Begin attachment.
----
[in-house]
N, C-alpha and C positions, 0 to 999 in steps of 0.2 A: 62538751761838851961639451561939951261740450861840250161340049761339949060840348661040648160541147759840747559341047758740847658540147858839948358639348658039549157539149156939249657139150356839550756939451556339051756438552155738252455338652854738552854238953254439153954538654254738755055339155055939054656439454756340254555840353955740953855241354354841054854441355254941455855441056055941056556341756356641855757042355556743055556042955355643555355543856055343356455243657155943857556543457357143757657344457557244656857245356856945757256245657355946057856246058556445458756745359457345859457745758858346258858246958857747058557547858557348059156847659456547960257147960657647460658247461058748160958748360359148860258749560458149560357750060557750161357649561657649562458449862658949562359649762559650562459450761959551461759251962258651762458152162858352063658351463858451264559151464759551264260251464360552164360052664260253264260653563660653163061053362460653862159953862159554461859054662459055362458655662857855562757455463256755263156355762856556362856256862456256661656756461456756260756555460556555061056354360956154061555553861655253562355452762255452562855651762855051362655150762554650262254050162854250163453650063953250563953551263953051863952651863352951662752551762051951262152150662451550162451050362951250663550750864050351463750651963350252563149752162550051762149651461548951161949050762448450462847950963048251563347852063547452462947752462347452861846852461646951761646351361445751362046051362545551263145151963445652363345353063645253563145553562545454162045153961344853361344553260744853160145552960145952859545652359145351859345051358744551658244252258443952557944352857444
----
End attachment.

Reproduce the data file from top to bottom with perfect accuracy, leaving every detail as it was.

[in-house]
N, C-alpha and C positions, 0 to 999 in steps of 0.2 A: 62538751761838851961639451561939951261740450861840250161340049761339949060840348661040648160541147759840747559341047758740847658540147858839948358639348658039549157539149156939249657139150356839550756939451556339051756438552155738252455338652854738552854238953254439153954538654254738755055339155055939054656439454756340254555840353955740953855241354354841054854441355254941455855441056055941056556341756356641855757042355556743055556042955355643555355543856055343356455243657155943857556543457357143757657344457557244656857245356856945757256245657355946057856246058556445458756745359457345859457745758858346258858246958857747058557547858557348059156847659456547960257147960657647460658247461058748160958748360359148860258749560458149560357750060557750161357649561657649562458449862658949562359649762559650562459450761959551461759251962258651762458152162858352063658351463858451264559151464759551264260251464360552164360052664260253264260653563660653163061053362460653862159953862159554461859054662459055362458655662857855562757455463256755263156355762856556362856256862456256661656756461456756260756555460556555061056354360956154061555553861655253562355452762255452562855651762855051362655150762554650262254050162854250163453650063953250563953551263953051863952651863352951662752551762051951262152150662451550162451050362951250663550750864050351463750651963350252563149752162550051762149651461548951161949050762448450462847950963048251563347852063547452462947752462347452861846852461646951761646351361445751362046051362545551263145151963445652363345353063645253563145553562545454162045153961344853361344553260744853160145552960145952859545652359145351859345051358744551658244252258443952557944352857444